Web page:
Also in today's EMEA regional roundup: Vodafone goes after career-break women; Tele2 Netherlands nabs Com Hem's James; EU tells the Donald to leave their Shield alone.

Paul Rainford, Assistant Editor, Europe

March 3, 2017

3 Min Read
Eurobites: EU Clamps Down on Helpline Call Charges

Also in today's EMEA regional roundup: Vodafone goes after career-break women; Tele2 Netherlands nabs Com Hem's James; EU tells the Donald to leave their Shield alone.

  • In a move that could have repercussions for traders and operators alike, the European Court of Justice has ruled that companies should not charge more than the "basic rate" for calls to their after-sales service lines. The case was brought to the courts by a German association that challenges what it sees as unfair commercial practices, against Germany company Comtech, which sells electrical equipment. Comtech used the 0180 prefix on its after-sales helpline, which is a "non-geographic" and more expensive (per minute) number. Though the ruling does not strictly define what is a "basic rate," it suggests it means the standard cost of a call to a "geographic" landline or mobile line.

    • UK-based Vodafone Group plc (NYSE: VOD) is going on a recruitment drive specifically aimed at women who have taken a career break. As the Financial Times reports (subscription required), Vodafone claims that the Reconnect program is the largest of its kind in the world, an initiative that it hopes will recruit 1,000 women worldwide over the course of three years, half of them in customer-facing roles and the other half in management. See dinky video below for more details:

    • Sweden's Tele2 AB (Nasdaq: TLTO) has poached Jon James from cable operator com hem AB to be the CEO of its Netherlands unit. He succeeds Malin Holmberg, who is leaving the company. Prior to com hem, James was a big cheese at UK cable operator Virgin Media Inc. (Nasdaq: VMED). Tele2 Netherlands claims to have launched the word's first 4G-only network, in 2015.

    • To potential cries of "that's a bit rich, Gav!", BT Group plc (NYSE: BT; London: BTA) CEO Gavin Patterson has been moaning about the "rampant inflation in sports rights." BT it was that ended Sky 's stranglehold on the rights to Champions League soccer four years ago when it paid £900 million (US$1.1 billion) to UEFA for them, thereby kicking off the, er, rampant inflation. It also successfully bid for the rights to exclusively screen a proportion of games from the UK's Premier League. Now, as the Guardian reports, that Champions League deal is up for renewal and, in the wake of accounting shenanigans at its Italian subsidiary, BT is not in a great place, financially speaking, to take part in another bidding war with Sky. (See Confirmed: BT's Got Euroballs, BT's Got Balls, Dodgy Italian Job Savages BT Earnings, Share Price Tanks.)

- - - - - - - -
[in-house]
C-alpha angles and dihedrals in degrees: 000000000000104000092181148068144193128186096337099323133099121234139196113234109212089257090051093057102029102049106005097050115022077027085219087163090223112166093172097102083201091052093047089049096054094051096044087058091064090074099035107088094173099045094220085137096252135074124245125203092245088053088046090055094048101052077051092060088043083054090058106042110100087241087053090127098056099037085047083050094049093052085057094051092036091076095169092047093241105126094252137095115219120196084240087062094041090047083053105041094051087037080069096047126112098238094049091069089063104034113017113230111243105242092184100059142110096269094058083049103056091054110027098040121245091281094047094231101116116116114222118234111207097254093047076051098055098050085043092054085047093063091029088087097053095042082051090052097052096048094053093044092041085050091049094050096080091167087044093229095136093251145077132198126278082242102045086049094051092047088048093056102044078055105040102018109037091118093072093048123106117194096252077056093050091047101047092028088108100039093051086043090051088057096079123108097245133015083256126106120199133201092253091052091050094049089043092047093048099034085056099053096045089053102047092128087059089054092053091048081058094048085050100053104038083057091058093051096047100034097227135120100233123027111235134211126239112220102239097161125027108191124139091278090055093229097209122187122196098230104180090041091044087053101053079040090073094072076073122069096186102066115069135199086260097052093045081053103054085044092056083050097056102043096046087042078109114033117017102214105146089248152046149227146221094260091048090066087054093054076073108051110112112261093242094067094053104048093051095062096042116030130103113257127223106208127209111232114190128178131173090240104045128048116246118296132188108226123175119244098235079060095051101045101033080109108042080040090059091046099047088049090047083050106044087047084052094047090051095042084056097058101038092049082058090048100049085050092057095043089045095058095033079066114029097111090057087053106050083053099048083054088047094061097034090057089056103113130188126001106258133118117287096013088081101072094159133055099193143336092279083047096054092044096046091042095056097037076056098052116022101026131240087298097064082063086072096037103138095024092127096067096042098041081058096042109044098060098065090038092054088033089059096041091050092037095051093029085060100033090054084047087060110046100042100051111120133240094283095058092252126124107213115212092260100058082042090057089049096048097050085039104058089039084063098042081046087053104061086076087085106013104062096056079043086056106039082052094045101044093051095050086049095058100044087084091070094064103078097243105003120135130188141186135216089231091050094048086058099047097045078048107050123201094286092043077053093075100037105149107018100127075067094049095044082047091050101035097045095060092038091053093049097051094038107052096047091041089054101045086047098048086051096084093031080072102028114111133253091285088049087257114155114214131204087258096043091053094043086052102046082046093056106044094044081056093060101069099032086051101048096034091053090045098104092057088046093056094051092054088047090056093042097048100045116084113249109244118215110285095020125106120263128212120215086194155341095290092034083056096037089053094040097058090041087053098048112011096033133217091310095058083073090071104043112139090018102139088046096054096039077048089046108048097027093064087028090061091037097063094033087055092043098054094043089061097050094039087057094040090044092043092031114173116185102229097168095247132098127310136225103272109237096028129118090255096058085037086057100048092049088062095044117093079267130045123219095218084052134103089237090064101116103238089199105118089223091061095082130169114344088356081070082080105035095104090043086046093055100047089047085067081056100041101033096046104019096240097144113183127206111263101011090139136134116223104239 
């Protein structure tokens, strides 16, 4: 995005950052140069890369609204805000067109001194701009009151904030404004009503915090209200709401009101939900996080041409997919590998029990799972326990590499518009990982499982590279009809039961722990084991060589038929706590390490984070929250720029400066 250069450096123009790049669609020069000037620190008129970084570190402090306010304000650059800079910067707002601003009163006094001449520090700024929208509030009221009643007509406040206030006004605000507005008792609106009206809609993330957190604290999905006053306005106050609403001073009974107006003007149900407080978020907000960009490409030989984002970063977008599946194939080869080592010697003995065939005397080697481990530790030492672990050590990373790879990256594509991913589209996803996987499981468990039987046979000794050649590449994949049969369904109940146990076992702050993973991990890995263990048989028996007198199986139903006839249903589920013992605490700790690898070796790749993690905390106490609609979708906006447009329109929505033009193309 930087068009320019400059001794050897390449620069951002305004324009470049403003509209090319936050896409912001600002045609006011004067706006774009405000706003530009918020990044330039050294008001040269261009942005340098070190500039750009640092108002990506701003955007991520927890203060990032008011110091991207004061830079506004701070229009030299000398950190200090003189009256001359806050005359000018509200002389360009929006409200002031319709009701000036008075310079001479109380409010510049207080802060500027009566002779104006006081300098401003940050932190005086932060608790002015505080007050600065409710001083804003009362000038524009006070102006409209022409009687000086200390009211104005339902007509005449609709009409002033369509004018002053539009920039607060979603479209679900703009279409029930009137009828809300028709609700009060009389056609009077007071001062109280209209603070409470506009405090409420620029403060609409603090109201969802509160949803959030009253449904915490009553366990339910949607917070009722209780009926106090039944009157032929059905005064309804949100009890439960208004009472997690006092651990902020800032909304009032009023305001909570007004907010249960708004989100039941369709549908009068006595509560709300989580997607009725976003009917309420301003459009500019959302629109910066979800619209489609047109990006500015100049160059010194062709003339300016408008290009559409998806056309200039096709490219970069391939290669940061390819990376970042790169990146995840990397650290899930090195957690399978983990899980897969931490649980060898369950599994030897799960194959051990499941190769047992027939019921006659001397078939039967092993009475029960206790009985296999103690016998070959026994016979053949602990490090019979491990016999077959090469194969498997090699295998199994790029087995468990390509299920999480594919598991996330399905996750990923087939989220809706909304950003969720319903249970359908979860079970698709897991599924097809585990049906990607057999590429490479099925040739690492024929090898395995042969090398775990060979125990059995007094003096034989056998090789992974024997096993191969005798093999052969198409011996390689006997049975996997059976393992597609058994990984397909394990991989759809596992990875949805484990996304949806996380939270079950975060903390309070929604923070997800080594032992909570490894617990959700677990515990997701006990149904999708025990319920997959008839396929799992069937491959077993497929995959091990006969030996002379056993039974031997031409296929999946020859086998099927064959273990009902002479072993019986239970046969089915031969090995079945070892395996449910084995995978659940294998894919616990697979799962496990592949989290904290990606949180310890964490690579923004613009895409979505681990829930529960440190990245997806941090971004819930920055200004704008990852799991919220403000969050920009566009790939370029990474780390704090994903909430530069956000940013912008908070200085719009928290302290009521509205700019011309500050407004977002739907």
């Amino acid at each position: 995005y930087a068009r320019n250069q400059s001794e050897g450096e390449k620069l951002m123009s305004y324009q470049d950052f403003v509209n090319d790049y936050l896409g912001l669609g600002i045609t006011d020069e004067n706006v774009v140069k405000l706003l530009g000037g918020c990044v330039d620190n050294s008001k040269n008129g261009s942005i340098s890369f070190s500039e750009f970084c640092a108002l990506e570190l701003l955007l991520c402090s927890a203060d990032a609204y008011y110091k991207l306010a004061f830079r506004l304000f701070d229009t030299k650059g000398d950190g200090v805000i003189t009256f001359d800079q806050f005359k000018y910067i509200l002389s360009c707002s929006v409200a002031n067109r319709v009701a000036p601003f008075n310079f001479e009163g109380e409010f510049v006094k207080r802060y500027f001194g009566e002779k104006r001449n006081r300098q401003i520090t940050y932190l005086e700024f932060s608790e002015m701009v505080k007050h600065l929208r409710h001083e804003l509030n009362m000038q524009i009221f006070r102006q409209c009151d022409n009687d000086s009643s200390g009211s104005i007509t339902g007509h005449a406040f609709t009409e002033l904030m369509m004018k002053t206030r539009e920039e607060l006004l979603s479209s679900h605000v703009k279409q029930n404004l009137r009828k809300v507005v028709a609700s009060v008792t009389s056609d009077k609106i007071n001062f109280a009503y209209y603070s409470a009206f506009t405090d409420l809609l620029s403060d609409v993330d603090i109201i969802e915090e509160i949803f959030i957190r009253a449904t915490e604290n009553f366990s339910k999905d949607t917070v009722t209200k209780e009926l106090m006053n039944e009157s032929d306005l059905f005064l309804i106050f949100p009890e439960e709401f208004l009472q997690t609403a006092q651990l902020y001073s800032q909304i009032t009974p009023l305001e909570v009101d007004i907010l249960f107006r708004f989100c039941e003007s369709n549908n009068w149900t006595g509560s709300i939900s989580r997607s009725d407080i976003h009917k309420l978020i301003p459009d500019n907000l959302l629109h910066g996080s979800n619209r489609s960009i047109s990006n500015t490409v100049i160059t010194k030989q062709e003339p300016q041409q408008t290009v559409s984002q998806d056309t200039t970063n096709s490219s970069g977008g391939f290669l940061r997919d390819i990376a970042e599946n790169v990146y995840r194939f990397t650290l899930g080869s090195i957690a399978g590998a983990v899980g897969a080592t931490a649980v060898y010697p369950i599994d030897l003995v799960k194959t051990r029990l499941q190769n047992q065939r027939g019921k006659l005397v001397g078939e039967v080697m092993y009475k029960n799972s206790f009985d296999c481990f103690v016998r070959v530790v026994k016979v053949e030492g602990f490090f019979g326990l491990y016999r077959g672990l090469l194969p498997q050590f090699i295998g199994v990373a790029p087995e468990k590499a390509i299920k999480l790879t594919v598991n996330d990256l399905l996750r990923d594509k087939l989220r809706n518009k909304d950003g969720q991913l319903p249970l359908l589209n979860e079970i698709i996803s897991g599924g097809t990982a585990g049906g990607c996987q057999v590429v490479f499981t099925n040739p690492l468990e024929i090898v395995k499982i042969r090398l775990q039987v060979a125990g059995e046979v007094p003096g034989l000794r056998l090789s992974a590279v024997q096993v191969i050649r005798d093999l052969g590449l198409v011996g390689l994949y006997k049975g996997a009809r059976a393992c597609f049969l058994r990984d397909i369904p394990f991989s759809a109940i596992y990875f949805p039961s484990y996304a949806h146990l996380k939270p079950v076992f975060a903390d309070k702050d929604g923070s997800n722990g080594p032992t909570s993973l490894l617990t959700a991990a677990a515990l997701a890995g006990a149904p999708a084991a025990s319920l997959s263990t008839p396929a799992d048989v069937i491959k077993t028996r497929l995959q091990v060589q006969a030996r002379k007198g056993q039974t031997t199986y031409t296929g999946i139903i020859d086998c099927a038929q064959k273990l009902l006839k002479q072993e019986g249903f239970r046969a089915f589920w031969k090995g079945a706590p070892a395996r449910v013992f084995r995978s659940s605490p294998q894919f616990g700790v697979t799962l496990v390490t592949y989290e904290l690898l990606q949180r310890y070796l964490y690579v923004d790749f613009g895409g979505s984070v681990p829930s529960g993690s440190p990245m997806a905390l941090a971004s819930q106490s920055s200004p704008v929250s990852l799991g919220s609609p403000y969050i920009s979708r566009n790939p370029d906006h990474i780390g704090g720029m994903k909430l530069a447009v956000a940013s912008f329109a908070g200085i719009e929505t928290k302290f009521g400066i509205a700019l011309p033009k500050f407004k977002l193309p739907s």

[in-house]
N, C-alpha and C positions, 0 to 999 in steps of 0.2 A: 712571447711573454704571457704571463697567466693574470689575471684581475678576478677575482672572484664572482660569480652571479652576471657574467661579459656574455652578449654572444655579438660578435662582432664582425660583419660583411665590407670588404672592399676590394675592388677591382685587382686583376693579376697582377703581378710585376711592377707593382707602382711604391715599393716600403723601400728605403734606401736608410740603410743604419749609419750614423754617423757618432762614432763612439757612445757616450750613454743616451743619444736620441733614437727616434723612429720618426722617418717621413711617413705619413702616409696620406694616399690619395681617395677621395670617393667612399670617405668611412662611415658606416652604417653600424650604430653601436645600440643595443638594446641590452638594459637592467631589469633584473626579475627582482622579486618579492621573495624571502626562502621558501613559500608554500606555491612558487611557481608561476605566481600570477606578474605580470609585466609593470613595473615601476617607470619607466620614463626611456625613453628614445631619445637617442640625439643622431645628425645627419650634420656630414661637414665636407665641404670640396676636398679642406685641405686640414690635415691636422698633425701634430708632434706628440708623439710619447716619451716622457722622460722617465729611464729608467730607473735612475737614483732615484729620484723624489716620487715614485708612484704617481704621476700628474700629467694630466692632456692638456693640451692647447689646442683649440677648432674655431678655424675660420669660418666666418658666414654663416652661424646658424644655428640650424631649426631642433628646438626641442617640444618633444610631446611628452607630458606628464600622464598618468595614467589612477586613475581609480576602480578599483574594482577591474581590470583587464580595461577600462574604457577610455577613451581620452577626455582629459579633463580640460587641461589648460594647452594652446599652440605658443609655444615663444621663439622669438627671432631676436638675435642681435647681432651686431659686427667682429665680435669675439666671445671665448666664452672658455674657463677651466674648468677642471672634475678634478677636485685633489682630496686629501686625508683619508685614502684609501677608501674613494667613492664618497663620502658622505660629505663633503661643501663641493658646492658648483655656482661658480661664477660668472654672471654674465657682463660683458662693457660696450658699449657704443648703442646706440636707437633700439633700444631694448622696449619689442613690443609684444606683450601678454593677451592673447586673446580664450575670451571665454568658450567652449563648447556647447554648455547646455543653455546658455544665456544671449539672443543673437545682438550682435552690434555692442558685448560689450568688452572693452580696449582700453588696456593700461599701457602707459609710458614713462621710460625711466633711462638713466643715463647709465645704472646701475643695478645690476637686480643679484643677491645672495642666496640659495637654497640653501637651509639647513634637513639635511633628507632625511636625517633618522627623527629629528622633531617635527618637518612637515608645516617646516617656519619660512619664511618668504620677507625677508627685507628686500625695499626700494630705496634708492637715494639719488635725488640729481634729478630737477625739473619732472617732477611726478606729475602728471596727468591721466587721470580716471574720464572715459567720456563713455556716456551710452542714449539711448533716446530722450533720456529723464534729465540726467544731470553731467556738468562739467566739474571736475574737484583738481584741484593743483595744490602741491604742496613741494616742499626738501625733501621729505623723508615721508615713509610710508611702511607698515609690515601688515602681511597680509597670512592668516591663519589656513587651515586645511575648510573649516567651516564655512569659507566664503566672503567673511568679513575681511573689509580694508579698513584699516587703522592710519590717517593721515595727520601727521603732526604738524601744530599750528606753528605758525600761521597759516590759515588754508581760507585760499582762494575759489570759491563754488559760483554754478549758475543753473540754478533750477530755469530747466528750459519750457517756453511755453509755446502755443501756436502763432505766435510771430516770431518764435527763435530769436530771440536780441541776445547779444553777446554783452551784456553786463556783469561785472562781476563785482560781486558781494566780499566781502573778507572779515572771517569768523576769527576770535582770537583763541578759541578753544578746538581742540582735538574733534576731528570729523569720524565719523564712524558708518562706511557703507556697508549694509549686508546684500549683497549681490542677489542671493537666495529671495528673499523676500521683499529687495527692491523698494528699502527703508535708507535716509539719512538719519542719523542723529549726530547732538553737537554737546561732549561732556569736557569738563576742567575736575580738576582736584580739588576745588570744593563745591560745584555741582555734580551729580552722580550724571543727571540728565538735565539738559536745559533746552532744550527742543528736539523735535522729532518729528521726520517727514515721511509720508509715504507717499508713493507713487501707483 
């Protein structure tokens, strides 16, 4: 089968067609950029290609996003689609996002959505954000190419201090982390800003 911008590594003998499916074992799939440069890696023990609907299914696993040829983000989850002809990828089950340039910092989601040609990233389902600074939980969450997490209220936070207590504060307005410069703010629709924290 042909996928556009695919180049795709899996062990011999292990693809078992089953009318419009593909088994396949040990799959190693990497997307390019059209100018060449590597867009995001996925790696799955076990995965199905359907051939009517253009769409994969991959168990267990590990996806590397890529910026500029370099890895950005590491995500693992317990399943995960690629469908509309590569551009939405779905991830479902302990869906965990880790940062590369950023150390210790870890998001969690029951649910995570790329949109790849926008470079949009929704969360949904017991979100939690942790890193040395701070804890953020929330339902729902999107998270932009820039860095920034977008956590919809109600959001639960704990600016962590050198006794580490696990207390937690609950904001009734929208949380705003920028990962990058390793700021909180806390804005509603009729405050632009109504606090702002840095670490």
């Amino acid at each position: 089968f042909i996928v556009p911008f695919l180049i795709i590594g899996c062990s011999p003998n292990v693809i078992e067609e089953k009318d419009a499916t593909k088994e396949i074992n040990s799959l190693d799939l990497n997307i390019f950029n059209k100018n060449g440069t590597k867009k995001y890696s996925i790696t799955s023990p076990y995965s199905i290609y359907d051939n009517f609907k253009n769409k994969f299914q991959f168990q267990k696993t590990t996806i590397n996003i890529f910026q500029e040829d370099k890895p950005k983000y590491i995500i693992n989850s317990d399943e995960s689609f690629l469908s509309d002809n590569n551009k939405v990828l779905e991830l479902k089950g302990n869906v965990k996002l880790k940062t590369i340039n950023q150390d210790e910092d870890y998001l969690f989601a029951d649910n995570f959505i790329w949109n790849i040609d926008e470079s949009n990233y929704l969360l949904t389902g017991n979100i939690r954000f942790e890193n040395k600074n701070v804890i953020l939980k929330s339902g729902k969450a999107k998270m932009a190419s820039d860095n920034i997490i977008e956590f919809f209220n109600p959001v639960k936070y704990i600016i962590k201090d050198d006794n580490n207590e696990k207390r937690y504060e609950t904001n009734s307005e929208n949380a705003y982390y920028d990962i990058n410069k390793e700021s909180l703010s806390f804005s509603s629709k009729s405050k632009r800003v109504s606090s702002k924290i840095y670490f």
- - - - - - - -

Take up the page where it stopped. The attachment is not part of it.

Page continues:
• The European Union's justice commissioner has warned that if President Trump tries to tinker with the data privacy pact that was agreed between the EU and the US last year she will not hesitate to pull it completely. As Bloomberg reports, Vera Jourova spent months negotiating the Privacy Shield with the Obama administration to protect European citizens from US snooping, and she is keen to let the gravitas-lite Leader of the Free World know that if he attempts to weaken it the EU will be prepared to rip up the accord.

      — Paul Rainford, Assistant Editor, Europe, Light Reading

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About the Author(s)

Paul Rainford

Assistant Editor, Europe, Light Reading

Paul is based on the Isle of Wight, a rocky outcrop off the English coast that is home only to a colony of technology journalists and several thousand puffins.

He has worked as a writer and copy editor since the age of William Caxton, covering the design industry, D-list celebs, tourism and much, much more.

During the noughties Paul took time out from his page proofs and marker pens to run a small hotel with his other half in the wilds of Exmoor. There he developed a range of skills including carrying cooked breakfasts, lying to unwanted guests and stopping leaks with old towels.

Now back, slightly befuddled, in the world of online journalism, Paul is thoroughly engaged with the modern world, regularly firing up his VHS video recorder and accidentally sending text messages to strangers using a chipped Nokia feature phone.

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